In evaluating COVID-19 and the financial crisis, Ronald Leven speaks both to the unprecedented nature that make predictions regarding world finances difficult to the economic principles that help us parse out what we do know.
Ronald Leven is the W.R. Huff Professor of the Practice in the Department of Economics at Duke University and author of the monthly Market Voice newsletter. Before coming to Duke, he worked as an international economist with the New York Federal Reserve and with a variety of financial intuitions before spending several years with Thompson Reuters.
In this podcast, he speaks to the U.S. economy as well as international markets and how emerging economies might look in the coming years.
He emphasizes his concern that we will see a second wave of layoffs. Furthermore, he’s worried that this layoff round will not be met with much government support and fears the potential for an increase in our homeless population.
In addition, he discusses the effects of stimulus efforts and possibilities of inflation. In fact, he feels this is the first time in 30 years that we have a real risk of inflation because of this mismatch of artificial demand levels with supply constraints. He explains why this is a problem in more detail and gives his thoughts on how the Federal Reserve might respond regarding interest rates.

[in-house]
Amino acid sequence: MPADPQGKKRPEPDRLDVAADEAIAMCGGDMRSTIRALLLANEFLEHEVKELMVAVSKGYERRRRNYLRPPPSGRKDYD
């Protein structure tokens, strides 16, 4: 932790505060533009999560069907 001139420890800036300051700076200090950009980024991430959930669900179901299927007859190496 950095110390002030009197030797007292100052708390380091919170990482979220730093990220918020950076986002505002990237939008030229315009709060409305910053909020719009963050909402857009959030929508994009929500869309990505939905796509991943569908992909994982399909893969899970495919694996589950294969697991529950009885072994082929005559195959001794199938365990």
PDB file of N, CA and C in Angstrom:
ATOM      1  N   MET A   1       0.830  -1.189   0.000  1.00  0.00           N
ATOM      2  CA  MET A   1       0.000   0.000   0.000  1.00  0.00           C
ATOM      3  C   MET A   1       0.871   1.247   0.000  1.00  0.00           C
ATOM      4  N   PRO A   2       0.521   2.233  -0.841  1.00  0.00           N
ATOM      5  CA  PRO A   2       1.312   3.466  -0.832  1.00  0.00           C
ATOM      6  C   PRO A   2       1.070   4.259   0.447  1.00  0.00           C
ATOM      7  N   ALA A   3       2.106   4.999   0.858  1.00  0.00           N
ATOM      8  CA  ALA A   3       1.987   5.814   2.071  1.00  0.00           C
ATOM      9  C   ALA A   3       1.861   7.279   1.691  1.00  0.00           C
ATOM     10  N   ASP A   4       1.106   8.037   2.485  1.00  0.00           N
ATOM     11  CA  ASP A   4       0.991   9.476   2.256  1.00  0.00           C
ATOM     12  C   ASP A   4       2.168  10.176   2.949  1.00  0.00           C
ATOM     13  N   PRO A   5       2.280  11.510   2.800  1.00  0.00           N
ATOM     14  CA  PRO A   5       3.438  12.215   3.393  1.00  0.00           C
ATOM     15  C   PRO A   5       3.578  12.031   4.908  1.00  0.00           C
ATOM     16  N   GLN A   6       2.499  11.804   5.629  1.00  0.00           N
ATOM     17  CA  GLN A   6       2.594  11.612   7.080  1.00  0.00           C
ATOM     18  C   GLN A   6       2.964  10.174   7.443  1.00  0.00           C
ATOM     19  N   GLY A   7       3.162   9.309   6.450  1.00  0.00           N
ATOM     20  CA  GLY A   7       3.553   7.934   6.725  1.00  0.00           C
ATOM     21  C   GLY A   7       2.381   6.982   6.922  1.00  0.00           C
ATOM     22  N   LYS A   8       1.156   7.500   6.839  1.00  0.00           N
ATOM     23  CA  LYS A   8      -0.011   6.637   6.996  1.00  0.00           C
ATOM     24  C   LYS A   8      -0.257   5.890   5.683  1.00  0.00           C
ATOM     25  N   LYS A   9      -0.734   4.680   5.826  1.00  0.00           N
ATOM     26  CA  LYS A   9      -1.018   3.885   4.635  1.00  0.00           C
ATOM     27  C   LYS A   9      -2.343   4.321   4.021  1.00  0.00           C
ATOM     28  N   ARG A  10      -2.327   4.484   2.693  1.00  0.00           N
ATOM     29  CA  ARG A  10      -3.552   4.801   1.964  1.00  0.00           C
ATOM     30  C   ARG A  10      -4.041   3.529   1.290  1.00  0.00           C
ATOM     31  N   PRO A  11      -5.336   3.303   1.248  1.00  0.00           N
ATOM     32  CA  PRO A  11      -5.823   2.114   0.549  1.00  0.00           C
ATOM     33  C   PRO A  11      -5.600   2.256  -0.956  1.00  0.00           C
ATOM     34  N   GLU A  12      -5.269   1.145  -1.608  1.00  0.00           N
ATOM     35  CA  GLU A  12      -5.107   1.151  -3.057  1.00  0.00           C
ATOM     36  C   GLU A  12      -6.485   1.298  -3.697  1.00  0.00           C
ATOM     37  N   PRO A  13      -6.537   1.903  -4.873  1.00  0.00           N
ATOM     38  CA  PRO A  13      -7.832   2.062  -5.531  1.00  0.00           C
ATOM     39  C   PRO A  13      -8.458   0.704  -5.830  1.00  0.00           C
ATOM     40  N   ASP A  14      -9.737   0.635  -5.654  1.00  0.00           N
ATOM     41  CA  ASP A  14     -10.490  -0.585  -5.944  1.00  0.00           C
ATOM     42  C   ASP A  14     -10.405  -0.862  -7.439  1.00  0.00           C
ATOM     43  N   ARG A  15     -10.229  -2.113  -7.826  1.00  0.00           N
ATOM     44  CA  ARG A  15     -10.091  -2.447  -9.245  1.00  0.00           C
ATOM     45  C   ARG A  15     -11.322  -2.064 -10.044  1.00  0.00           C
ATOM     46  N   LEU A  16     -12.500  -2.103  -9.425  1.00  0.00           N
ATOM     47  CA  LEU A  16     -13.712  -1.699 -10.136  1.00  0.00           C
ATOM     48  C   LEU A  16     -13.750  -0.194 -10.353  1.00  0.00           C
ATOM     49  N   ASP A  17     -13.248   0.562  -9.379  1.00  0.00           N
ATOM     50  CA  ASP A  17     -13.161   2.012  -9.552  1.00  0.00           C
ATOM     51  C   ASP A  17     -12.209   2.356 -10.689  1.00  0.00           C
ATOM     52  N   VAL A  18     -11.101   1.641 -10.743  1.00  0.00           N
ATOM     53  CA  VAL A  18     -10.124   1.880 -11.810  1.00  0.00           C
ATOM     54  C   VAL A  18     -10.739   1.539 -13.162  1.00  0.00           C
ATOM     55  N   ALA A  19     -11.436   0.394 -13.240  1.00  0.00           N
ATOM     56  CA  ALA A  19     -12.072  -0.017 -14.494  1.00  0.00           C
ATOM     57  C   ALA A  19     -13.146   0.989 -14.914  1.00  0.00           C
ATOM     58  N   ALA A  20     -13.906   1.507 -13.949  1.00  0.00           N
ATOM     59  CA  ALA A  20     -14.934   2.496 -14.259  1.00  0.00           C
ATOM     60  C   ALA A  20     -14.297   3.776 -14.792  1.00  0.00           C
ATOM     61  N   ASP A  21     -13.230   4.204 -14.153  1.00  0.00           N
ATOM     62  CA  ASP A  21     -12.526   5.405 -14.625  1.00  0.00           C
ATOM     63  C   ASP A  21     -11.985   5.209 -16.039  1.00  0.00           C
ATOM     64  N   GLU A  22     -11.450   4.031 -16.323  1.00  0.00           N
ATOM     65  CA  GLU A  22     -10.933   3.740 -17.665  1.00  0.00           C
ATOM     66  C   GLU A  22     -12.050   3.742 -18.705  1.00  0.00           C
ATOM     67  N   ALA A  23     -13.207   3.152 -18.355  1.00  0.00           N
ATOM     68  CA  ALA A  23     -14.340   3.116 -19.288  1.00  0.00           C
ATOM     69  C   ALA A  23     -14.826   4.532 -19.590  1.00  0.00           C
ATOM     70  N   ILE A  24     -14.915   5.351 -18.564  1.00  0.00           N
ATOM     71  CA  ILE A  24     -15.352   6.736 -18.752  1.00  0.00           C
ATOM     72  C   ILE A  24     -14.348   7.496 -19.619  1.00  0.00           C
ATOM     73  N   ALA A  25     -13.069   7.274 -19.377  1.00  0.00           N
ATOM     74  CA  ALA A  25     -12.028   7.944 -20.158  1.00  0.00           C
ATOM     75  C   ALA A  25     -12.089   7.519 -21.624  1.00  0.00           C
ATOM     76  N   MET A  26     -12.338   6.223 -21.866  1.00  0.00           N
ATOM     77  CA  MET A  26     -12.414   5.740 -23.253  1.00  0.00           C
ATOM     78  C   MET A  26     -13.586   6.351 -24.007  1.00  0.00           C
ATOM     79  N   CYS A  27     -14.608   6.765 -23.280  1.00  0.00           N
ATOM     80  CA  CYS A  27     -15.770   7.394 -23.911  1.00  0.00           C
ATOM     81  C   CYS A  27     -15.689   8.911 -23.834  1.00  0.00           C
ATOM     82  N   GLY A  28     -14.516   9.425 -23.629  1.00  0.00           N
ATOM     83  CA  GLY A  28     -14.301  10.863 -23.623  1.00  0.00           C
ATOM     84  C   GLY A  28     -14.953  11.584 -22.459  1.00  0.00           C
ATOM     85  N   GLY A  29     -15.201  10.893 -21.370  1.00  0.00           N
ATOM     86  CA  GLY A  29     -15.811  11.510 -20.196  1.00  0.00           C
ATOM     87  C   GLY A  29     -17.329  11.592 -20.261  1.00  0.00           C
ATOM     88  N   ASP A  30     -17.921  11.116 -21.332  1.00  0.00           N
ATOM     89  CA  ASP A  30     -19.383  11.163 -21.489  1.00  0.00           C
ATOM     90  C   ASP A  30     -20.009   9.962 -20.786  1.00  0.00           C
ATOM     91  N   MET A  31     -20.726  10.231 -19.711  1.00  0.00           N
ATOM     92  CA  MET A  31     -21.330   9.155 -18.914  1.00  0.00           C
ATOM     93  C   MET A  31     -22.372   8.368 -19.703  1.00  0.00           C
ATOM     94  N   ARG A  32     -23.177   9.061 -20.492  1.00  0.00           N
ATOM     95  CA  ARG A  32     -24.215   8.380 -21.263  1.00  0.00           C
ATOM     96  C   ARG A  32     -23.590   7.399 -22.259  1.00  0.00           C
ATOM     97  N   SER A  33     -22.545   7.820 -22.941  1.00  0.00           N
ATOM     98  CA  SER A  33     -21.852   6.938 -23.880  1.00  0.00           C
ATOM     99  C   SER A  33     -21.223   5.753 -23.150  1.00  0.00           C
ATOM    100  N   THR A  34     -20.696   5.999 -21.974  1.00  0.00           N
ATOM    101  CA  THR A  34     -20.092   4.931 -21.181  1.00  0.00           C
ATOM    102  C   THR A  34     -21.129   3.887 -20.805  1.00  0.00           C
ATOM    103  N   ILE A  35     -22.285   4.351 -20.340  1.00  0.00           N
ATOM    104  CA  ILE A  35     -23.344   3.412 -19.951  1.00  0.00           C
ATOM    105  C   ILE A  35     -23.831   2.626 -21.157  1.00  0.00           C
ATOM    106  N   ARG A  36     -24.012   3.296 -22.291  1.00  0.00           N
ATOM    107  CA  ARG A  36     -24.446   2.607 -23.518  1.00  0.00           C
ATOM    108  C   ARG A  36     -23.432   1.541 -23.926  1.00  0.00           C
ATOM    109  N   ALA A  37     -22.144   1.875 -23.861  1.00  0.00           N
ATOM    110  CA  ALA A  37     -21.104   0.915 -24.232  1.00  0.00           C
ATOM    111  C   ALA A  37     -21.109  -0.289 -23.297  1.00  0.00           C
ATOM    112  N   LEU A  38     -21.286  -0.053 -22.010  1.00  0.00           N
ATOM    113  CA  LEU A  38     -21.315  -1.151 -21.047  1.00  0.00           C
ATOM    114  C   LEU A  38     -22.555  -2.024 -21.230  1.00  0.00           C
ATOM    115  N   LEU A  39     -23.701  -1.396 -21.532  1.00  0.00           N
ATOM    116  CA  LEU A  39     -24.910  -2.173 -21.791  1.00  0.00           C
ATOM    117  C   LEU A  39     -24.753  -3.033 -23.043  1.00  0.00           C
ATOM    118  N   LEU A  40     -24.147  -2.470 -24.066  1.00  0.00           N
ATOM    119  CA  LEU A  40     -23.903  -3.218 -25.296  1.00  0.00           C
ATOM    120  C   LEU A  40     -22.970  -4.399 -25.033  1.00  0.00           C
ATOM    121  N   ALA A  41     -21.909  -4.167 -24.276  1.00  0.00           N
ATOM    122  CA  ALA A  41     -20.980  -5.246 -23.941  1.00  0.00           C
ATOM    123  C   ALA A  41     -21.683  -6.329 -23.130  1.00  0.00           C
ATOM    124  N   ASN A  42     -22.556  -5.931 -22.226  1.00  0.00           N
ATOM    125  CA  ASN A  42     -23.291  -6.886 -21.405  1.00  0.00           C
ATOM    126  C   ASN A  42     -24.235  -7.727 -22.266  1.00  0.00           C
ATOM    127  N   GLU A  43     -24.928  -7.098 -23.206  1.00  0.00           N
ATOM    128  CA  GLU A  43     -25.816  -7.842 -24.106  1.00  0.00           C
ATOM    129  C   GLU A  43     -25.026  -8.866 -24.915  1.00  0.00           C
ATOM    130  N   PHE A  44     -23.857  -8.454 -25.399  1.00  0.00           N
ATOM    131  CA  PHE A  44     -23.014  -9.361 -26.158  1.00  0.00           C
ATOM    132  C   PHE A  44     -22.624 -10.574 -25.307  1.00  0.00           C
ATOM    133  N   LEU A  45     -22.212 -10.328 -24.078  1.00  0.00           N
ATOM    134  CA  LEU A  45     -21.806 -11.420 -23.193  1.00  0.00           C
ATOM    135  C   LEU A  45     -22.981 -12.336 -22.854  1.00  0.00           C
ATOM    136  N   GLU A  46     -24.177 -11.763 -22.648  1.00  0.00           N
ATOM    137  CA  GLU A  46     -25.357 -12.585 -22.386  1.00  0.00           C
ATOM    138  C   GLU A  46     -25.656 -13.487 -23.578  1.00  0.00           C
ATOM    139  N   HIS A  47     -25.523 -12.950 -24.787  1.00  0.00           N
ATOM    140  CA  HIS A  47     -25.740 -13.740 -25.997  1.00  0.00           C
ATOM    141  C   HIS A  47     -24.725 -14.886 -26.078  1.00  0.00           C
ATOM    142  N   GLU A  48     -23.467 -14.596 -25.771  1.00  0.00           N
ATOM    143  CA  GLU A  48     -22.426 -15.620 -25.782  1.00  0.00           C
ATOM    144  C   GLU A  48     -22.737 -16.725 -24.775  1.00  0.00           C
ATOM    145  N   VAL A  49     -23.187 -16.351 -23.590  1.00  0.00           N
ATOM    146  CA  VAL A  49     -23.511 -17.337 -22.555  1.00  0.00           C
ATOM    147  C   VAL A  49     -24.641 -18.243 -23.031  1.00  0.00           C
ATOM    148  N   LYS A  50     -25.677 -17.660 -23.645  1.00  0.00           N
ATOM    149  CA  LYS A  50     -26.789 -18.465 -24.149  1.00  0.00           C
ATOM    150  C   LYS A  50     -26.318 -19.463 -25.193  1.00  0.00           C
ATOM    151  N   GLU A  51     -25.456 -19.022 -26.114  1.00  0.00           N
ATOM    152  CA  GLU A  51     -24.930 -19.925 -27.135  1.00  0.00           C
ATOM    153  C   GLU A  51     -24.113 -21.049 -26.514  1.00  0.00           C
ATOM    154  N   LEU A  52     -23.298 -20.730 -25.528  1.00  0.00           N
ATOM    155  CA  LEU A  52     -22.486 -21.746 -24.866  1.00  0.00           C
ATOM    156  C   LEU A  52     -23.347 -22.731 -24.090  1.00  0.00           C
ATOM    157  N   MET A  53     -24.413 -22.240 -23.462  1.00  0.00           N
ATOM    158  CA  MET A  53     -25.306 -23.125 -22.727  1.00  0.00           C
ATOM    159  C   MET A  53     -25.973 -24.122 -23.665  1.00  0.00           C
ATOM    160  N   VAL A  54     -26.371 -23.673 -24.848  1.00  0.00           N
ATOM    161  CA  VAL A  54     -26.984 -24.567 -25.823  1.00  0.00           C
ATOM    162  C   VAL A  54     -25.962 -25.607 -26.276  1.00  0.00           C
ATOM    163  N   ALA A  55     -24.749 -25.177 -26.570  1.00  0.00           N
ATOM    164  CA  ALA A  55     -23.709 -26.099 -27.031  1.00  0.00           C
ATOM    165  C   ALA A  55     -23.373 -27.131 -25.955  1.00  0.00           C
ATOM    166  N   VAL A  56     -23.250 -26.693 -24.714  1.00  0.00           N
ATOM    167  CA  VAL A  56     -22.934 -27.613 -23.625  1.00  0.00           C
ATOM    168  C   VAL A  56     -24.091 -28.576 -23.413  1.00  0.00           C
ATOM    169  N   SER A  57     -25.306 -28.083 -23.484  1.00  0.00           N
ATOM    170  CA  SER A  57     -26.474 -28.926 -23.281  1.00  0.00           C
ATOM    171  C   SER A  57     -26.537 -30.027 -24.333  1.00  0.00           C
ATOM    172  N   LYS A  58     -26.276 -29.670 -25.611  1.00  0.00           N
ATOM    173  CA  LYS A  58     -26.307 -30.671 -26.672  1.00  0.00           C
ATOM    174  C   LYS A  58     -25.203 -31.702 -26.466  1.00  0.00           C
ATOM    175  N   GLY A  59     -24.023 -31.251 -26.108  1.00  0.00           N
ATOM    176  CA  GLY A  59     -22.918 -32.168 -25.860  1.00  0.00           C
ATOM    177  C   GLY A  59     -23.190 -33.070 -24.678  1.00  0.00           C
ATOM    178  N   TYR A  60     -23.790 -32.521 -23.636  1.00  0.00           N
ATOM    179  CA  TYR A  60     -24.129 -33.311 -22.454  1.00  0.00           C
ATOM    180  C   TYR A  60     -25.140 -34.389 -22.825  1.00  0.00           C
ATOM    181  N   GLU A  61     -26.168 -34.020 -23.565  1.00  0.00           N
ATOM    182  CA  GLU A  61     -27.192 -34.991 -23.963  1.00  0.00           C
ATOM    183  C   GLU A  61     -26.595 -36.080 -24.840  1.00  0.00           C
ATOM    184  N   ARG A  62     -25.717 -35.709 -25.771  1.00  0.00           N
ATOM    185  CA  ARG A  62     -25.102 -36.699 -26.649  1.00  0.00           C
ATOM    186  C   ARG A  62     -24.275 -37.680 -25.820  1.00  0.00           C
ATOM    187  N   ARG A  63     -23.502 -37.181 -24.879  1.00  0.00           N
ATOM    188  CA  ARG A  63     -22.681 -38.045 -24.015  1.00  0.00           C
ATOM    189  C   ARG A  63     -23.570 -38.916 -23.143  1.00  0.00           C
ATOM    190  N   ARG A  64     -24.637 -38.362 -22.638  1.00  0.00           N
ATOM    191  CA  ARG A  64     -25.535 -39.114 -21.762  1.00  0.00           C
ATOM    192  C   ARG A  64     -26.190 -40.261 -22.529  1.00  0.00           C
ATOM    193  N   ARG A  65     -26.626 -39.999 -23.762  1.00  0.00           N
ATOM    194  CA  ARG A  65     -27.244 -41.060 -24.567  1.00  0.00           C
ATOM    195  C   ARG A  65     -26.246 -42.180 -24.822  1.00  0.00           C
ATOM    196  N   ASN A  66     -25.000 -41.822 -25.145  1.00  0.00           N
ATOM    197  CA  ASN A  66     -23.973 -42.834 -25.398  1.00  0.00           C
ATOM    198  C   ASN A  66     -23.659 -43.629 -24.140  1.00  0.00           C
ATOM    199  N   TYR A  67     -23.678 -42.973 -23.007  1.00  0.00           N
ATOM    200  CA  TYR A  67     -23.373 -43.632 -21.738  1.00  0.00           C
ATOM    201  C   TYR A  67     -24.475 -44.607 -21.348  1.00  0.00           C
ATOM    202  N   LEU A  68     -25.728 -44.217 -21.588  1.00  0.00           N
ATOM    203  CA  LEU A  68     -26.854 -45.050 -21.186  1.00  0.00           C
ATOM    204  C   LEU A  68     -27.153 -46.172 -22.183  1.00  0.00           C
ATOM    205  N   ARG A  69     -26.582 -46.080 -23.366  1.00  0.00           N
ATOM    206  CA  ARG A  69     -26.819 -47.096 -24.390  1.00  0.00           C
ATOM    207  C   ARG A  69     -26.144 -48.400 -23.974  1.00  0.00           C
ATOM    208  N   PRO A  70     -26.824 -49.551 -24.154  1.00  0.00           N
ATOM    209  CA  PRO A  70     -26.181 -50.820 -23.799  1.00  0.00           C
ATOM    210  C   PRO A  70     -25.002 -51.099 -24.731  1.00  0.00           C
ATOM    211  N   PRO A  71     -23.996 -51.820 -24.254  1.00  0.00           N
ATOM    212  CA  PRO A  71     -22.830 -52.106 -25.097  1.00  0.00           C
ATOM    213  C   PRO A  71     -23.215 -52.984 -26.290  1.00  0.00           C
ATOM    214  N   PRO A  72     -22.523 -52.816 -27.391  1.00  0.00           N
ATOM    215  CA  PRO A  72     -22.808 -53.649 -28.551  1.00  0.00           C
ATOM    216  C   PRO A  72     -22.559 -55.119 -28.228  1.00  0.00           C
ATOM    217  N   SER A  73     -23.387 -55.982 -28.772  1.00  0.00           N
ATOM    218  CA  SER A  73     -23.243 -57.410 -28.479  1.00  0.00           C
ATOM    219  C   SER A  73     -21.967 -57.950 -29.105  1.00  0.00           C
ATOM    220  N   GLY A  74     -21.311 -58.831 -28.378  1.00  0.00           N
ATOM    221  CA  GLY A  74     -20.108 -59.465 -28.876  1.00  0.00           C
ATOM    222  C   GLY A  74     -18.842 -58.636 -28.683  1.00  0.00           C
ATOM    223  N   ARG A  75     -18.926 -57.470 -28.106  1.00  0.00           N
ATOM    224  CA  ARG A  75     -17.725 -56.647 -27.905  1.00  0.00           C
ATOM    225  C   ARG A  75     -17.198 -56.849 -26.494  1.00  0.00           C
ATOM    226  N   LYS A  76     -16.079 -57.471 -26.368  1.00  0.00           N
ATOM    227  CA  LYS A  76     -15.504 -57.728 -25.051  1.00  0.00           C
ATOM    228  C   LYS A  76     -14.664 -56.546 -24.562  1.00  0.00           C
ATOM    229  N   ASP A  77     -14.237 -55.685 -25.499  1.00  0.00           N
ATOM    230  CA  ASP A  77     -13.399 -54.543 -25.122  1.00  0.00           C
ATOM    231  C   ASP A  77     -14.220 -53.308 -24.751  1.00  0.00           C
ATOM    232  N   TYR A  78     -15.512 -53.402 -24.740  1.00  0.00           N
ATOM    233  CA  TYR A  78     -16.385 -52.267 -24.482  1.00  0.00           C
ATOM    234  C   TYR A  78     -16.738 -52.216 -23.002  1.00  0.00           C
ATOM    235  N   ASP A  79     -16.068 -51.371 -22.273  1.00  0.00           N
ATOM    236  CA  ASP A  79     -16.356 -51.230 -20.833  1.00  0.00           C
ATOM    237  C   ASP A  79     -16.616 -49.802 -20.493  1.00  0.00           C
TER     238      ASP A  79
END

He also addresses how our economy may suffer for a while from the “zombie company” effect, which means that companies which shouldn’t be able to survive are able to because of stimulus efforts. Meanwhile these companies take resources, such as bank loans, but really aren’t a contributing force.
He explains how this makes for a weaker economy with less force and vigor. He also addresses how he evaluates the stock market numbers, what real estate seems to be doing, and what long-term impacts may exist in planning based on preparing for future COVID-like emergencies.
You can access his newsletter Market Voice through his LinkedIn sight after requesting access.
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